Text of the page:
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Navajo Story“Campfire smoke rising up the canyon walls, stars overhead, and a full belly, what more could you want?” our Navajo guide asked us on our family horseback trip in Arizona.

I glanced at my two daughters, huddled close to the blazing fire, and nodded.  Maybe it was the aspirin I had taken to soothe my screaming muscles, or the endorphins surging through my veins from hours of bumping and lurching in the saddle, or perhaps I was completely content to be with my daughters in the Arizona wilderness. There were no phones, no electricity, and no paved roads where we were camped deep in Mystery Canyon on the Navajo Tribal Lands.

Nearby, the horses shuffled and munched their oats under a Juniper tree. Silent and mysterious Anasazi ruins loomed on the high ledges above and the fire cast eerie shadows on the red rock canyon walls.

While we sat around the glowing campfire, satiated from a traditional trail feast of streaks, salad and baked potatoes, Gunnar, Evelyn’s son, and our guide, created a drum from a plastic bucket and wrapped tissue paper around the end of a stick.  He drummed and sang traditional Navajo songs about honor, eagles, war, and romance.  My nine and twelve-year-old daughters were mesmerized by his melodious, haunting voice. I watched their glowing faces in the dancing fire light as the music seeped into my soul. The spontaneous concert and awesome grandeur of the ancient canyon enveloped us under a black velvet sky laden with brilliant stars.

Evelyn, a former bank manager, now runs a Navajo Trading Post outside Monument Valley and has the only female-owned trail riding company in the area. She’s an organized, competent and big- hearted businesswoman and a forty-six-year old grandma. “Mom’s one of those people who is happiest in the saddle,” her son Gunner told us.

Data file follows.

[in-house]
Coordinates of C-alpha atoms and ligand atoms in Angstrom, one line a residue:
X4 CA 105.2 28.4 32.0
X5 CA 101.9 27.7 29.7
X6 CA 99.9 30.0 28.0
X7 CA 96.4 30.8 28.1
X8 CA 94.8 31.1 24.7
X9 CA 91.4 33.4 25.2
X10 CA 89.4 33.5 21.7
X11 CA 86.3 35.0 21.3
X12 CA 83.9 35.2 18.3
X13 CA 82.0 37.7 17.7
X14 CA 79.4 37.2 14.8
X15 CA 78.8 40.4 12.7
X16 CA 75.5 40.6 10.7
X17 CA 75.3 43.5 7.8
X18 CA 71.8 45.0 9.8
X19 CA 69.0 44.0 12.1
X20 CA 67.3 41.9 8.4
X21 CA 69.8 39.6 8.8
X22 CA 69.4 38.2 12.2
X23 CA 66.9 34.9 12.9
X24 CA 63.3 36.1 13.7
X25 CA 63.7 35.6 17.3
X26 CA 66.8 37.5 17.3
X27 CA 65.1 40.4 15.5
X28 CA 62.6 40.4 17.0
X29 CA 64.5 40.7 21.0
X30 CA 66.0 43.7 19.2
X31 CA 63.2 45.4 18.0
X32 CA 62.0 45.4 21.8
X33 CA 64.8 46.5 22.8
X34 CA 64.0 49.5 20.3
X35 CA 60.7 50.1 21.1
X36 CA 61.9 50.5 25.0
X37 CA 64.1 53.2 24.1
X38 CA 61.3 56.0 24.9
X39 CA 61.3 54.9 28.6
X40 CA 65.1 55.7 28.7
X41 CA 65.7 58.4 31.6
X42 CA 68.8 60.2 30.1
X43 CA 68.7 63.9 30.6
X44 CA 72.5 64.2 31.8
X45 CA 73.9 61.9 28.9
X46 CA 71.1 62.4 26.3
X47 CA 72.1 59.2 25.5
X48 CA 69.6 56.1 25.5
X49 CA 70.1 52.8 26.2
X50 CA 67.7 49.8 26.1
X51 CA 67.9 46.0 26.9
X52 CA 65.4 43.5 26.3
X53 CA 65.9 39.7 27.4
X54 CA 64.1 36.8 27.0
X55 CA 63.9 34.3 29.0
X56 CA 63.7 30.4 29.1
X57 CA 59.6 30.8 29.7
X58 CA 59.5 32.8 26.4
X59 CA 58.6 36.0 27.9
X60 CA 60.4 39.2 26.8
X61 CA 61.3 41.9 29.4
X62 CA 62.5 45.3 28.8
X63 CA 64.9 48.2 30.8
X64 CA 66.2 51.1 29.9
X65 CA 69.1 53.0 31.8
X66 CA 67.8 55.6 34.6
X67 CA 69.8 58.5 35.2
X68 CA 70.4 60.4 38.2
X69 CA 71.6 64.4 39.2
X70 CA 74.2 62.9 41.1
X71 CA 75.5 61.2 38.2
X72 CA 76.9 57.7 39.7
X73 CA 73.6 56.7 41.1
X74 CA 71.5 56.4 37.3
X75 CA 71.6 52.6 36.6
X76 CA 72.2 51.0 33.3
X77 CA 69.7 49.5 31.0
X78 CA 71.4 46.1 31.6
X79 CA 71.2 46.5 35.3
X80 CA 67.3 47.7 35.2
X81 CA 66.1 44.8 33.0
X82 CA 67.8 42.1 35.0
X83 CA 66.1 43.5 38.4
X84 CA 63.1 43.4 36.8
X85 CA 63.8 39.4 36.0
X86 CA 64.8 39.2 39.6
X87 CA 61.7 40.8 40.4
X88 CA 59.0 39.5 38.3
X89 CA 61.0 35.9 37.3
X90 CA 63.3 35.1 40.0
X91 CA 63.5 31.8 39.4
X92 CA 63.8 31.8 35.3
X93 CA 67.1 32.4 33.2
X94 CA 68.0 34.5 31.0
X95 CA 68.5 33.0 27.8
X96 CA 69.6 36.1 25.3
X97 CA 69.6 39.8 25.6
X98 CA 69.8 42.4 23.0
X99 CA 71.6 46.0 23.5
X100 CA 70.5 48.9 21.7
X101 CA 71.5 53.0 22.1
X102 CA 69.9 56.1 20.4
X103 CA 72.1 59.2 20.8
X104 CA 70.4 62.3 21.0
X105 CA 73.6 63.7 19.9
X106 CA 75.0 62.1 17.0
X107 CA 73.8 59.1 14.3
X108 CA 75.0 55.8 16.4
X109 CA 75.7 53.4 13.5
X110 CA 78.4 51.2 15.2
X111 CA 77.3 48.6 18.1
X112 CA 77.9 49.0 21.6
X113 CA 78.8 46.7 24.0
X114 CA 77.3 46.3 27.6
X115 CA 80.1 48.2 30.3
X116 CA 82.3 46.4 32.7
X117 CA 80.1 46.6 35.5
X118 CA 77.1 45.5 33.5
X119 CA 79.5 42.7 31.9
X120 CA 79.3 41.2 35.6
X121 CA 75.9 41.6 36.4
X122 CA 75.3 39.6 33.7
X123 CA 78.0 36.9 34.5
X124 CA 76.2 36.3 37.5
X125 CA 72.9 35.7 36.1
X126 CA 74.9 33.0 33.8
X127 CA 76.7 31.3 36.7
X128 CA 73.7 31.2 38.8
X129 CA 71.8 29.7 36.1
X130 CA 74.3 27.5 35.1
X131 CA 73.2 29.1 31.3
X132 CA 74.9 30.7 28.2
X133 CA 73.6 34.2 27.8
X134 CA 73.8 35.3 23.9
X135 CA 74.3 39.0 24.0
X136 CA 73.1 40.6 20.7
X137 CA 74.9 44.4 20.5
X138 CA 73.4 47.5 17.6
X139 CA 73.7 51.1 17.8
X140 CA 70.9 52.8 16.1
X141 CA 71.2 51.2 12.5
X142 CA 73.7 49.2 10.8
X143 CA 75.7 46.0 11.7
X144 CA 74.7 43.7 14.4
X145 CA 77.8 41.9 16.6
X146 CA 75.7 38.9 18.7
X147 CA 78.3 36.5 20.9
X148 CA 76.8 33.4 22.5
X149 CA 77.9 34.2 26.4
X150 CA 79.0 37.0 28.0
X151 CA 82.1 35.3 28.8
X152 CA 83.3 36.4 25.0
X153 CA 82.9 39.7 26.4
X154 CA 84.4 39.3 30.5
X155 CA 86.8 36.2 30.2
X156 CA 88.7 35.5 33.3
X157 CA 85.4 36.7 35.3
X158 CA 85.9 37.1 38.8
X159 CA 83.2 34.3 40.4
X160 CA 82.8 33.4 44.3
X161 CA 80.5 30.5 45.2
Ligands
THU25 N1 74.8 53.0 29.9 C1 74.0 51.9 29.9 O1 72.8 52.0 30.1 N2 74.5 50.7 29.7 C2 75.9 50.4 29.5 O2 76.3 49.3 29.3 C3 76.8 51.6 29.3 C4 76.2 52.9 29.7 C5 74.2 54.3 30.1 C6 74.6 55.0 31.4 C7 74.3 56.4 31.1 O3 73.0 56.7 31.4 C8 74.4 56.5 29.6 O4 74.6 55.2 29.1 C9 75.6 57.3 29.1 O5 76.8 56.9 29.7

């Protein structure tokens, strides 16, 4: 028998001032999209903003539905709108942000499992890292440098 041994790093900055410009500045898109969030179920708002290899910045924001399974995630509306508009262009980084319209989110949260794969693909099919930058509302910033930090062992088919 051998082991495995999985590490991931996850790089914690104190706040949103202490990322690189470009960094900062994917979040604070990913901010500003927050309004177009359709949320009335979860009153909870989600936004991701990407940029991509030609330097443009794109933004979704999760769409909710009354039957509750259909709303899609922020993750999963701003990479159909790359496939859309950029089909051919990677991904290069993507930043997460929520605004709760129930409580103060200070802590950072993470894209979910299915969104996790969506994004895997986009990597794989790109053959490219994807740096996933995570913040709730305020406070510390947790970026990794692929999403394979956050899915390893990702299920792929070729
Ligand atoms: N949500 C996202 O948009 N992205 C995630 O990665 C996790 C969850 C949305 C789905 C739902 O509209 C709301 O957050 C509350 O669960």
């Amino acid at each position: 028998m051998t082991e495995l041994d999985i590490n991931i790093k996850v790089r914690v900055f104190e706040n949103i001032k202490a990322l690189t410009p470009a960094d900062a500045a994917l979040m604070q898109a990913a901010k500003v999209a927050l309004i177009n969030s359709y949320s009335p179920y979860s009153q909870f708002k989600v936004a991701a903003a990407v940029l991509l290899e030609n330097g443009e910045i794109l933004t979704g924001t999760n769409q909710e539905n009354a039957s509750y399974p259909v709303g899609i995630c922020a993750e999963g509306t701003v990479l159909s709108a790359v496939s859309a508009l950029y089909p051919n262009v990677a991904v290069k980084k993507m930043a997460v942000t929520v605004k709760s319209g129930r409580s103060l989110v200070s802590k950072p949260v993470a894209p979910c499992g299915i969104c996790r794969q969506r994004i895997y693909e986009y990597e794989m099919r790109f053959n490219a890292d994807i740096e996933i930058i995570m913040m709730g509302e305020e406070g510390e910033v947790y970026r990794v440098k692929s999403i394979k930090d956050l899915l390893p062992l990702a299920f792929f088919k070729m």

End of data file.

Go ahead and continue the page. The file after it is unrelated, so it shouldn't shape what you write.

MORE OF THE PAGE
I discovered Evelyn’s tour company online and signed us up for two days of horseback riding and camping in Mystery Valley, adjacent to Monument Valley.

Monument Valley as dusk is magical.

Monument Valley as dusk is magical.

Each day during a four-hour trail ride, Evelyn told us about growing up in a traditional Navajo Hogan; a circular domed structure made of mud and logs. On her second birthday her mother balanced her in the saddle, told her to hold on while they herded sheep from the high mesa to the lowland pastures.

Annalyse trotted on a magnificent quarter horse, Hoskinini, named after the last prominent Navajo chief, who defied the troops of Kit Carson. JC galloped full speed across the dusty meadows, then turned around and galloped back to us. I sauntered along the trail, taking time to breathe in the sagebrush-scented air. Puffy white clouds were streaked with pink; the reflected color from the crimson rocks.

Our leisurely pace gave us time to absorb the spectacular landscapes and to imagine what it was like to be an Indian on horseback tracking antelope through these canyons.

We stopped often to examine elaborate geometric petroglyphs juxtaposed with detailed hunting scenes near the ruins of the prehistoric Anasazi Indians who lived in this area for 1,000 years until they mysteriously disappeared about 1300 A.D. Our favorite pueblo ruin was “House of Many Hands” –so named because the cliff walls were covered with tiny hand prints.

FullSizeRender (3)Although I enjoy adventure travel, I worried about the rigors of horseback riding all day with nine and twelve-old-year old girls and camping every night. My concerns were unfounded. They loved the riding and exploring and we slept well thanks to thick double sleeping bags and cots.

Family vacations don’t get much better than this. Everyone got something they wanted. JC, “the teen” had adrenaline rushes and earned “bragging rights” for galloping full speed across the plains. Annalyse was thrilled to discover fossilized dinosaur tracks and prong-horned antelope petroglyphs etched into the canyon walls by the Ansazi.  And I was thrilled to spend quality time with my girls to ride horses, explore the great outdoors and learn about the Navajo.

The lasting legacy of the journey was our personal relationship with Evelyn and her son. Now the Navajo people, history and stories are real to us. And we experienced the West the way it has been explored for centuries: on horseback and sleeping under the stars.FullSizeRender (2)